Isolation by Aesop’s Fable in NYC mice

Town Mouse Country Mouse

The story goes like this: Town Mouse goes to visit his friend in the country. Town Mouse looks down his long nose at the food offered by Country Mouse, so he brings Country Mouse back to the city for a feast. The food is incredible, but their meal is interrupted by a scary predator. Country Mouse realizes that life in the city, while glamorous and decadent, isn’t worth all the stress.

For Jason Munshi-South and colleagues, it must be fun (or not) to lead off a grant proposal with how you’d like to scientifically test a thousand-year-old fable.

Two new pre-prints available on bioRxiv from Munshi-South and collaborators are using thousands of genetic loci to test how big city life affects the genetic diversity and demographic history of NYC mice.

Isolation by Urbanization

First, Munshi-South and colleagues sampled mice from populations running a gradient of highly-isolated urban environments to lesser-developed suburban and rural sites around New York City. At and around these sites, they calculated the proportion of impervious surface and the size of human populations. After all, what is “suburban” for NYC is likely to be strongly “urban” for other cities. The authors used double-digest RADseq to obtain more than 10,000 loci for 233 individuals in order to understand:

  1. how genome-wide variation relates to urbanization
  2. how urbanization is associated with population structuring
  3. if genetic differentiation is explained by euclidean distance, resistance distance, or ecological distance

All those loci tell quite the story about how urban mice differ from their suburban/rural counterparts. Heterozygosity, nucleotide diversity, percent polymorphic loci, and the number of private alleles were all negatively associated with the percent of impervious surface around populations. Genetic isolation by resistance or by environment were most supported when compared to isolation by distance models, suggesting that the urban landscape/environment played a large part in structuring the observed genetic diversity.

The results presented here demonstrate for the first time that urbanization is associated with a pervasive reduction in genome-wide variation among animal populations.

This may suggest a loss of evolutionary potential in these urban populations but could also be evidence for selective sweeps resultant of strong local adaptation.

Barriers by land, sea, and the human-scape

One outstanding question from the first paper: what is the time frame for all this isolation? Since Europeans began settling NYC in the early 1600s, the idea of what a “green space” is (and what is inviting to white-footed mice) has changed extensively. A mouse might be most comfortable in a cemetery or private garden in 1610, while today’s urban parks might offer a different, but even more isolated, environment.

Stephen Harris led a team of scientists from the City University of New York and Fordham University in using the same SNP dataset from above to test various demographic models of NYC mice.

Can we distinguish recent, human-driven demographic changes from older natural events under a complex model? What natural and anthropogenic barriers drive population divergence in NYC populations? Do population sizes change in response to habitat fragmentation during urbanization? How do human-built barriers to dispersal affect gene flow between urban rodent populations?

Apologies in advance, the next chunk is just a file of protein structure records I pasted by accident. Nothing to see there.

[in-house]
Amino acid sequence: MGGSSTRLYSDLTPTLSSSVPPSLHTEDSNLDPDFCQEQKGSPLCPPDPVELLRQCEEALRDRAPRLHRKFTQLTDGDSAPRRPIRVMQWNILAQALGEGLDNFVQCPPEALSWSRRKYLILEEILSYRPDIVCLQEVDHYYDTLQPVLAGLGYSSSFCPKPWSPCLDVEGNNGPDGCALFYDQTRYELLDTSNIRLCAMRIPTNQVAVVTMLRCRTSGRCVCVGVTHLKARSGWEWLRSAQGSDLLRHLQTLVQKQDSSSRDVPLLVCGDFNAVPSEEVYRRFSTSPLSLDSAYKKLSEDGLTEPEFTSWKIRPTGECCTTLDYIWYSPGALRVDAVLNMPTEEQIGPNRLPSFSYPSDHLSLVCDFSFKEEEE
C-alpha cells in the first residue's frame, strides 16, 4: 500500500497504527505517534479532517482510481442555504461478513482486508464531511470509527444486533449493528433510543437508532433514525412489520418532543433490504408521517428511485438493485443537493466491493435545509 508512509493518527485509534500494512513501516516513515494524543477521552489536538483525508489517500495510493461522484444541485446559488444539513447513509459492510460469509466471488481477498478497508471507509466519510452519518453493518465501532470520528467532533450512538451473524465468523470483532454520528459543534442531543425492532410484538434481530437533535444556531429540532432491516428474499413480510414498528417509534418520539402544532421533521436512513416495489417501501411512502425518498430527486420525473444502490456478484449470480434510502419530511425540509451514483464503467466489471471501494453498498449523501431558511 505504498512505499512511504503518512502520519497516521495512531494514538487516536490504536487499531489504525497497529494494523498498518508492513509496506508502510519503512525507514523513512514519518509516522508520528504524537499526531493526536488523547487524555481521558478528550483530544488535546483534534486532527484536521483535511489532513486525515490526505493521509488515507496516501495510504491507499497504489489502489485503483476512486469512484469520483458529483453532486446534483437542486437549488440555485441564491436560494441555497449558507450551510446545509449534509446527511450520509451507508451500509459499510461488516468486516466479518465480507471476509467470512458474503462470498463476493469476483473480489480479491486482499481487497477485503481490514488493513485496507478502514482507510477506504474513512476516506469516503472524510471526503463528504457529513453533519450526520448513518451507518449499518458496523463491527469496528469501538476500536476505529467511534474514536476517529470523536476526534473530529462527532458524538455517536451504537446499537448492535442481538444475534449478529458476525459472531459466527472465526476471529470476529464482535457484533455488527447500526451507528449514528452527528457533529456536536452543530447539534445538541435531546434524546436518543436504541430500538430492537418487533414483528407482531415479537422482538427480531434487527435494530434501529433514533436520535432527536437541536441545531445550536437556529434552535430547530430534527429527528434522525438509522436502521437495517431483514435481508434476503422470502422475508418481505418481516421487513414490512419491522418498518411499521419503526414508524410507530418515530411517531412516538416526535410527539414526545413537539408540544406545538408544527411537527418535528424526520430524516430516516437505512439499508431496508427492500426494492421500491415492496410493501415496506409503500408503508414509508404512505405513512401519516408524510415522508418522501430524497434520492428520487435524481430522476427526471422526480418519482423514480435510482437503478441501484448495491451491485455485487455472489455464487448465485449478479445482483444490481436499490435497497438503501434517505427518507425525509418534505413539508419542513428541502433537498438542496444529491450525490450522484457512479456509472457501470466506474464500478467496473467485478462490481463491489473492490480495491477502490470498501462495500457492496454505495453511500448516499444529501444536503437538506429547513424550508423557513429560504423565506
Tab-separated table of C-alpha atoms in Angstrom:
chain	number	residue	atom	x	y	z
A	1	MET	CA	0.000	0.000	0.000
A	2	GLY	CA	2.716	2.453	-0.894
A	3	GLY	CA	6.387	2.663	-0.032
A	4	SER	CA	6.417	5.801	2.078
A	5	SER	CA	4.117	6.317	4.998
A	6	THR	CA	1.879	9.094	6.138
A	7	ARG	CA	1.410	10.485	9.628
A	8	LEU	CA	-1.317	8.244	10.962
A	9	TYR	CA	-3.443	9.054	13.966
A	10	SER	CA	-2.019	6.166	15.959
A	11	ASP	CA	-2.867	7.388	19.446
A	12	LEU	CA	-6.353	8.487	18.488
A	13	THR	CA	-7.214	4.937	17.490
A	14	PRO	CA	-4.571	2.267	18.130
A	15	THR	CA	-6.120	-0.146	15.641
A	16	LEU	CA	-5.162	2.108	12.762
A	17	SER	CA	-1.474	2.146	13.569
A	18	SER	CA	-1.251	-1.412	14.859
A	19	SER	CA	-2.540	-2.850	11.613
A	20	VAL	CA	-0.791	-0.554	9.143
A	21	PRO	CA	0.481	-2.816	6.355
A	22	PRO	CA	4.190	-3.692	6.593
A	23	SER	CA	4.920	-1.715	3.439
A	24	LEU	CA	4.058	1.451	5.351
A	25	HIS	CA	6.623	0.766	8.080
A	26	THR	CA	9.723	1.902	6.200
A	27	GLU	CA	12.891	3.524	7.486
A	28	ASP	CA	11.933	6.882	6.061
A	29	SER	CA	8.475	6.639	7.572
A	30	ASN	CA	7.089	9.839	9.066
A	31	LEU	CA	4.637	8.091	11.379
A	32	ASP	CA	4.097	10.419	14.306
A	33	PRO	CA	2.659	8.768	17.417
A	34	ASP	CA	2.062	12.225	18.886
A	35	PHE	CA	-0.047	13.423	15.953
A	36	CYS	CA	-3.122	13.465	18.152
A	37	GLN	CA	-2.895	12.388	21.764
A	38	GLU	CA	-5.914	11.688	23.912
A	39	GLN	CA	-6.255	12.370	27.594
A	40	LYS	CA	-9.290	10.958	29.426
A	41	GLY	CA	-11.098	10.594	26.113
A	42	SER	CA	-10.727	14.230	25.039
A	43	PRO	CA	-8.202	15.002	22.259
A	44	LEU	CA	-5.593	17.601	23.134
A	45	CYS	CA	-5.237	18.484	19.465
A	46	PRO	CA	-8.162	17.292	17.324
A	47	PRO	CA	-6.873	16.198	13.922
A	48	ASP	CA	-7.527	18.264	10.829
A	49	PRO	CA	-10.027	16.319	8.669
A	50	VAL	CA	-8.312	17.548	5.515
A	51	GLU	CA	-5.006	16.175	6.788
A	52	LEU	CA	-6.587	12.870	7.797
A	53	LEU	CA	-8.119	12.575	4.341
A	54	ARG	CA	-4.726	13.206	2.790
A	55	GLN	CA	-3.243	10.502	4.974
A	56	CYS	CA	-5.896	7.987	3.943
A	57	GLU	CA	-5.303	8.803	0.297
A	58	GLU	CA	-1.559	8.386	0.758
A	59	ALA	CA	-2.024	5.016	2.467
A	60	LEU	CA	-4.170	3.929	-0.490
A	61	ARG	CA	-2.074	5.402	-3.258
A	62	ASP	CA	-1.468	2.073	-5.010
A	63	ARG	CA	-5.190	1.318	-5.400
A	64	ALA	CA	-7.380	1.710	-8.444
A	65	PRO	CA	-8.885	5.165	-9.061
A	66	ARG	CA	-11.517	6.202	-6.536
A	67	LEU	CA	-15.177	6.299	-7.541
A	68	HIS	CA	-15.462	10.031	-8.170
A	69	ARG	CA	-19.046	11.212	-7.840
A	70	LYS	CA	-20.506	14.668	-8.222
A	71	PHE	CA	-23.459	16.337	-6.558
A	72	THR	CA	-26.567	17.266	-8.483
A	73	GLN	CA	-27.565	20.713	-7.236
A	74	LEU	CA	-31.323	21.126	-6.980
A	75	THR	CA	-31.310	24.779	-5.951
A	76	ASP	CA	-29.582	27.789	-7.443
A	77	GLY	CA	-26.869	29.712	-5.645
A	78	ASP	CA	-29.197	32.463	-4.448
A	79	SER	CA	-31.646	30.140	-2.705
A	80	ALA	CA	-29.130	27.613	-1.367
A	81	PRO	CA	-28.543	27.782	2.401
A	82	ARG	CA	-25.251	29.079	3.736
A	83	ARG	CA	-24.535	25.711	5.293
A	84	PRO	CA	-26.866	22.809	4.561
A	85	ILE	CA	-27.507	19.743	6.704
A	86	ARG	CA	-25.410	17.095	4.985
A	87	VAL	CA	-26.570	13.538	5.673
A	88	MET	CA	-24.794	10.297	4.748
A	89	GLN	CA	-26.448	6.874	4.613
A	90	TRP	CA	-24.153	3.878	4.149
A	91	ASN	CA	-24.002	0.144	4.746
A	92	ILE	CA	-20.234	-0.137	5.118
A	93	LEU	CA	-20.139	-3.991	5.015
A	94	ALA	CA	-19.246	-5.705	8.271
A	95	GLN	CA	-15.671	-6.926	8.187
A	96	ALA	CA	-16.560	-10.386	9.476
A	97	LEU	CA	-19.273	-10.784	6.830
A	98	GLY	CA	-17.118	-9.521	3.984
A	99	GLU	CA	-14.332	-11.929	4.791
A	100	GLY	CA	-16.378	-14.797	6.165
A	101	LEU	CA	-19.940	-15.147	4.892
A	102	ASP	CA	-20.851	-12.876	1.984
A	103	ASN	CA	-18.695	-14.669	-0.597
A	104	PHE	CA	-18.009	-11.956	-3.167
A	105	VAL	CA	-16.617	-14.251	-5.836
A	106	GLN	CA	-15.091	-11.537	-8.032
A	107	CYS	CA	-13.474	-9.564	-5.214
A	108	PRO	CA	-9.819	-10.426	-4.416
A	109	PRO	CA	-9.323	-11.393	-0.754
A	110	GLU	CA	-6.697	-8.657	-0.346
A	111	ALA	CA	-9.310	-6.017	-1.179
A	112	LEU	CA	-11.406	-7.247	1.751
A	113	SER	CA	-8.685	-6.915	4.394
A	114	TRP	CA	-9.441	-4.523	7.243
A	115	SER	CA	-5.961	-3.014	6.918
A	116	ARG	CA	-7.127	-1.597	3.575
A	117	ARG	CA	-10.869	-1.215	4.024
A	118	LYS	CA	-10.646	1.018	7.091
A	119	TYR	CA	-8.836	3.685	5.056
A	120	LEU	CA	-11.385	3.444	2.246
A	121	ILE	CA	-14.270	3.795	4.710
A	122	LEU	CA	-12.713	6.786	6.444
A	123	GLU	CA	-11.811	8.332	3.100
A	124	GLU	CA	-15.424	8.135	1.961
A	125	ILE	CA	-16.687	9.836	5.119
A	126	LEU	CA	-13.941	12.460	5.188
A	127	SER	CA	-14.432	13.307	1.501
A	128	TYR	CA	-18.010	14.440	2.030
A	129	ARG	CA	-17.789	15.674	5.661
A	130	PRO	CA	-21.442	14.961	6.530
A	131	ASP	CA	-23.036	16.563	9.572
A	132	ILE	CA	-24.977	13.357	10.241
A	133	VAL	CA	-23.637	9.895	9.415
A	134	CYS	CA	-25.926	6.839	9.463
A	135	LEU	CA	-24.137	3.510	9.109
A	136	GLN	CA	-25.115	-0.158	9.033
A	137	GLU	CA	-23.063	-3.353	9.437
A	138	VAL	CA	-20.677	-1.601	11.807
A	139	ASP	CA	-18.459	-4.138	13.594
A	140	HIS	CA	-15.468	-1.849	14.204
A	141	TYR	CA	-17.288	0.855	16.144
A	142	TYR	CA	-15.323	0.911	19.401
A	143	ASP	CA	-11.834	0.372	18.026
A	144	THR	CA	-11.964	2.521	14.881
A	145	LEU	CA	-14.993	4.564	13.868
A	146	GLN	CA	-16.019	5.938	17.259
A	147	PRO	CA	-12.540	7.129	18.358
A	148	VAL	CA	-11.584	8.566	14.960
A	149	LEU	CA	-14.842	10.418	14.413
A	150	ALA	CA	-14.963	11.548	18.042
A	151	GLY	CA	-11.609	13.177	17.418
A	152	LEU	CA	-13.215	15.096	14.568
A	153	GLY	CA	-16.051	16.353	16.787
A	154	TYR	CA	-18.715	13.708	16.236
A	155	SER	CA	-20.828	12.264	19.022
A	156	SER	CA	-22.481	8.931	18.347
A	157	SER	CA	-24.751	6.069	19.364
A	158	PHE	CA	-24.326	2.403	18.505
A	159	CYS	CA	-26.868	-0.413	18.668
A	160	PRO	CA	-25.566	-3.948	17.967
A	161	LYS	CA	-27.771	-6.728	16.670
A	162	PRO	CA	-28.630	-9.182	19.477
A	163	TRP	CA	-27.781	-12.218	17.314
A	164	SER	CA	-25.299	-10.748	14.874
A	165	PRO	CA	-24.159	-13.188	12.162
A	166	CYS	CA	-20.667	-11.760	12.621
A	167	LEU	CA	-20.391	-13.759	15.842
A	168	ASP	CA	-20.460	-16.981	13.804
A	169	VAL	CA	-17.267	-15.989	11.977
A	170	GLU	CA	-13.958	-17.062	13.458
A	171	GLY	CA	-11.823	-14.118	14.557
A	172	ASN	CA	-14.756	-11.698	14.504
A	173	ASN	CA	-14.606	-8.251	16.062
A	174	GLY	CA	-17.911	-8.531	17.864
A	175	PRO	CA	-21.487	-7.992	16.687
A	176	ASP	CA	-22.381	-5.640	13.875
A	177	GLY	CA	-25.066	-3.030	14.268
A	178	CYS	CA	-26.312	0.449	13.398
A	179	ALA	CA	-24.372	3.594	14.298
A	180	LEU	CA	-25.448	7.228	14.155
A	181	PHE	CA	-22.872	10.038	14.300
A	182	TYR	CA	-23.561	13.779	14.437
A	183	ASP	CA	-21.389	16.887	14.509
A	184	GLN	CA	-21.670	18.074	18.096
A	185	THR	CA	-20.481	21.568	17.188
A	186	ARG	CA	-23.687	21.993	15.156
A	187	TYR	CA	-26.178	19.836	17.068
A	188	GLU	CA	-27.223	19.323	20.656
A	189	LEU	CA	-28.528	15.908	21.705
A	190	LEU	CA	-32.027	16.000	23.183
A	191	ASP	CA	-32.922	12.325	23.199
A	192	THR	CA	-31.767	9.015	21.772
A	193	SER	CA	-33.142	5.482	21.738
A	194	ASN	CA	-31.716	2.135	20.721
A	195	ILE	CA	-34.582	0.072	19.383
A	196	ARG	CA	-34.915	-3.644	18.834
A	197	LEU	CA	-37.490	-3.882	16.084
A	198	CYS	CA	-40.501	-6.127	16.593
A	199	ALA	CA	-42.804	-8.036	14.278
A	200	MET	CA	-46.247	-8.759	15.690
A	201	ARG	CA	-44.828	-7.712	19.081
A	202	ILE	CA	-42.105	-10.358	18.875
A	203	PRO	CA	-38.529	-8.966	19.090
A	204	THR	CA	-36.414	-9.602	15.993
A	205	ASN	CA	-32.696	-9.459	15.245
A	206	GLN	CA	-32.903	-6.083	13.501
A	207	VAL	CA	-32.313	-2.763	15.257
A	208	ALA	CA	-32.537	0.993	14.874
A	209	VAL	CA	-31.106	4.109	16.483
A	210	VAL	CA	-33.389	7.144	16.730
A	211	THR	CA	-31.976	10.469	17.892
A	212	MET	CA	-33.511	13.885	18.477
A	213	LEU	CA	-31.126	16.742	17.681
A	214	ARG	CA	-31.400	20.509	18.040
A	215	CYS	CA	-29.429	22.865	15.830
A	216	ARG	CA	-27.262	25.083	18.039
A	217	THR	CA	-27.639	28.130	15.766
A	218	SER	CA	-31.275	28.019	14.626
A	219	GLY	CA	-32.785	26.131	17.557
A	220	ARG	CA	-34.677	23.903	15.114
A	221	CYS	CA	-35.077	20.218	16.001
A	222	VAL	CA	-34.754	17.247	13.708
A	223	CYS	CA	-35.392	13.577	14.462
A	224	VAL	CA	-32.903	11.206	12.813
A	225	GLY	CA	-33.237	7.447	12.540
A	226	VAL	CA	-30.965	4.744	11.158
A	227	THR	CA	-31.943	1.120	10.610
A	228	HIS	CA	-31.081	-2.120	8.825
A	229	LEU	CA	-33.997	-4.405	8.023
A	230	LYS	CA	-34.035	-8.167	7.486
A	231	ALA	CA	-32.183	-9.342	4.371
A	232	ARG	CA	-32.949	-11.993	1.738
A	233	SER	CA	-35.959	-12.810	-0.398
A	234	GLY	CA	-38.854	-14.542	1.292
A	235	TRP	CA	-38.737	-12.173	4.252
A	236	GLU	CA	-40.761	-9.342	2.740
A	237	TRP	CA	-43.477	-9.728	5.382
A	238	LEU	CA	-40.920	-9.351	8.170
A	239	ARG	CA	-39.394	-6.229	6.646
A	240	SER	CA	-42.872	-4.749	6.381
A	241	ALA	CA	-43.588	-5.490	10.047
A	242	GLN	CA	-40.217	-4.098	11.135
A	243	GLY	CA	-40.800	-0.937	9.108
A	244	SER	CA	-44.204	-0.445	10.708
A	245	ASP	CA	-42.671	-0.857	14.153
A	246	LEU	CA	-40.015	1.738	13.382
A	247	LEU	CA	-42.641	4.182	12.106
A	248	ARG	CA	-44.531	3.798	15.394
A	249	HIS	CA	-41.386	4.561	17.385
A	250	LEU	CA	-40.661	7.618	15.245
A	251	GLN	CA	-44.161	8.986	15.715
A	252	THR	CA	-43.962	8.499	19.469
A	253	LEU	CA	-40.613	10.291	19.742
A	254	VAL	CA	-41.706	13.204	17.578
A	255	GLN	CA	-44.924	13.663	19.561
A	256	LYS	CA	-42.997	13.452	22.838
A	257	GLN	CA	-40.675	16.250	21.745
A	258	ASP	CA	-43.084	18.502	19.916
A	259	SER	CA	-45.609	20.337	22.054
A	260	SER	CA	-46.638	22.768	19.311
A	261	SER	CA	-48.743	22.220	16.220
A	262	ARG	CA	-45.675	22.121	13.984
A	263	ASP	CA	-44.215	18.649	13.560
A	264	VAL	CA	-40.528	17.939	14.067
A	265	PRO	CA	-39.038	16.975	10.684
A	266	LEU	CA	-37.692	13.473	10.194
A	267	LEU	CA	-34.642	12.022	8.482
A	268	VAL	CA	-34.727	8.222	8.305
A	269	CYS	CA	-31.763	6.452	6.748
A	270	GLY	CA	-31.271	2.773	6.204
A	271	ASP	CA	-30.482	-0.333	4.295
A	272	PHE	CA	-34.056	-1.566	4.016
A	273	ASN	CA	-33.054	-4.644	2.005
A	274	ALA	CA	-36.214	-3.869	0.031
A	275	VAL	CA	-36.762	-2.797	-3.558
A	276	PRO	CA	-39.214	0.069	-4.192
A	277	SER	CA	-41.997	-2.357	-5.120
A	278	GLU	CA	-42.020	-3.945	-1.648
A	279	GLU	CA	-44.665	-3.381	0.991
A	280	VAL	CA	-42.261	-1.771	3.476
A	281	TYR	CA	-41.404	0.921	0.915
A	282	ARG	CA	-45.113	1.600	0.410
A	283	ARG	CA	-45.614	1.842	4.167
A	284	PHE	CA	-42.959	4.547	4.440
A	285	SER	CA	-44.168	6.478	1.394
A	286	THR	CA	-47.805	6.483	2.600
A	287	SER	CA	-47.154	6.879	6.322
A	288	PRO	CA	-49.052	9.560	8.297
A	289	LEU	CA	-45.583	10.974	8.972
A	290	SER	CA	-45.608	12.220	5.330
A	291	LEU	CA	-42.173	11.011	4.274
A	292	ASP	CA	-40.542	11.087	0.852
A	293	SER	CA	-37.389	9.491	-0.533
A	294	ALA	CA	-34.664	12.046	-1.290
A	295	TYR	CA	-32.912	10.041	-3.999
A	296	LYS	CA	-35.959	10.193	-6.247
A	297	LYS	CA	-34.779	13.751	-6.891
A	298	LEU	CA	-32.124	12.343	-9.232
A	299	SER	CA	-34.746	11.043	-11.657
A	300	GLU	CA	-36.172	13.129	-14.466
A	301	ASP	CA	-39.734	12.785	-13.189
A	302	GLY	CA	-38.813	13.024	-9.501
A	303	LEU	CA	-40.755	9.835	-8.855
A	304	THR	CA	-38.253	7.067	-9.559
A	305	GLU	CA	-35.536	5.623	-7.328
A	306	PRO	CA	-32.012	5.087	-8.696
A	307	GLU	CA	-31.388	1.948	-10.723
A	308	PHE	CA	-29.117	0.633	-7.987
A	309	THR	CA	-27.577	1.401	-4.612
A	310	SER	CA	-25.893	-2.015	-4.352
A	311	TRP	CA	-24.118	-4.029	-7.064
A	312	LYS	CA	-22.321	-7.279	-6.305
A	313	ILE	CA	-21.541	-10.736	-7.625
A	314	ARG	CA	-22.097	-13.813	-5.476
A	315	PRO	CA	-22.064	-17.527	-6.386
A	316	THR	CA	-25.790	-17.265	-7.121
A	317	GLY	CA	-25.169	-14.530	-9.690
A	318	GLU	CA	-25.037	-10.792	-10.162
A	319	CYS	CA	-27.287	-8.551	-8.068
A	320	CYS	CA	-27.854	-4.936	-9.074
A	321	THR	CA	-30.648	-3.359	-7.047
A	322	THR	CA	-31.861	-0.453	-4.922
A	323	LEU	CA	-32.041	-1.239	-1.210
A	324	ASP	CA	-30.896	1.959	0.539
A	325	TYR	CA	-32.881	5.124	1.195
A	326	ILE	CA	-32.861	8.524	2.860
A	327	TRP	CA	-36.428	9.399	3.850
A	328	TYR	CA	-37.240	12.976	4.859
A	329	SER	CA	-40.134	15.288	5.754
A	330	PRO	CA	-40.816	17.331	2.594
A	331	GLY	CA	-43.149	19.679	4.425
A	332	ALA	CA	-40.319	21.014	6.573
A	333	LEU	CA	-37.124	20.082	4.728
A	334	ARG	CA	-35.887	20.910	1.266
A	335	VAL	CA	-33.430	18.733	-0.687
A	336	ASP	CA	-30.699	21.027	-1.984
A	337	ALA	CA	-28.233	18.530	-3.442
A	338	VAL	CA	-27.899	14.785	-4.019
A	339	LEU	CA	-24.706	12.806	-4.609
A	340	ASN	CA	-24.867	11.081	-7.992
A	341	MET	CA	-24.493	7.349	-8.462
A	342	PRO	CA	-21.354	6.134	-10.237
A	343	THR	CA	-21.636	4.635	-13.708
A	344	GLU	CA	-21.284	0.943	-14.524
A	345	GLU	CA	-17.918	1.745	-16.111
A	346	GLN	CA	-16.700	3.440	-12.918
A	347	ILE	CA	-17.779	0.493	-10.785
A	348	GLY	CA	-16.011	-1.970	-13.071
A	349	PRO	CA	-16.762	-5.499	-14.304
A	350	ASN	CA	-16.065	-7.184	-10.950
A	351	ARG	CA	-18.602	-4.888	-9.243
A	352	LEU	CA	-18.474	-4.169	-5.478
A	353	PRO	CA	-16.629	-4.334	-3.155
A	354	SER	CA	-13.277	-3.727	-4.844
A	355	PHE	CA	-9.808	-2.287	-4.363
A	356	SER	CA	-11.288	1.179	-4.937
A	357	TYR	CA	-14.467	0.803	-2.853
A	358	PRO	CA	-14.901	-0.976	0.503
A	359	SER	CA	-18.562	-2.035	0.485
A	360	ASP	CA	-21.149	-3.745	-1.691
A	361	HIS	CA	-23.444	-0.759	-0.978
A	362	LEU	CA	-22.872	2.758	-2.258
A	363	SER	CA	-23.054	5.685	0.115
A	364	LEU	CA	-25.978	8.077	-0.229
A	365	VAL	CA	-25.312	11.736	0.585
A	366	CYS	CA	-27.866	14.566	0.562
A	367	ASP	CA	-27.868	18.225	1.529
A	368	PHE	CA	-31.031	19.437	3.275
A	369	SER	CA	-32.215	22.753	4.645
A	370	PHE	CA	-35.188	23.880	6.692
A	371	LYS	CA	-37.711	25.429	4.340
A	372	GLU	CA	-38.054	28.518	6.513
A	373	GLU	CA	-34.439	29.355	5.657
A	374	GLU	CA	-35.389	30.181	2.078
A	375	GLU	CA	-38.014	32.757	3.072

Good questions! The answers seem to be: yes, the river/sound and urbanization, yes, and they reduce it. Now you don’t even have to read the paper!

The authors assigned individuals to two main groups separated by the East River and Long Island Sound using sNMF, a result that was confirmed by visualizing population trees made with Treemix. Some of these populations are recently-fragmented and other sites show no signal of admixture whatsoever.

The demographic models most support a historical divide between the two primary groups with subsequent fragmentation that matches the urban isolation of small populations:

Our demographic models estimated divergence times and migration patterns that are consistent with the known geologic and historical record of NYC. This study is the first to use population genomic modeling to estimate the demographic impact of urbanization on wild populations.

 

So, what does high-resolution genetic data tell us about Town Mouse and Country Mouse? It is highly unlikely that Town Mouse made it to dinner in the first place.

 

Cited

Harris, S. E., Xue, A. T., Alvarado-Serrano, D., Boehm, J. T., Joseph, T., Hickerson, M. J., & Munshi-South, J. (2015). Urbanization shapes the demographic history of a city-dwelling native rodent. bioRxiv, 032979.

Munshi-South, J., Zolnik, C. P., & Harris, S. E. (2015). Population genomics of the Anthropocene: urbanization is negatively associated with genome-wide variation in white-footed mouse populations. bioRxiv, 025007.

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About Rob Denton

I'm a Postdoctoral Fellow in the Department of Molecular and Cell Biology at UConn. I'm most interested in understanding the evolutionary/ecological consequences of strange reproduction in salamanders (unisexual Ambystoma). Topics I'm likely to write about: population and landscape genetics, mitonuclear interactions, polyploidy, and reptiles/amphibians.
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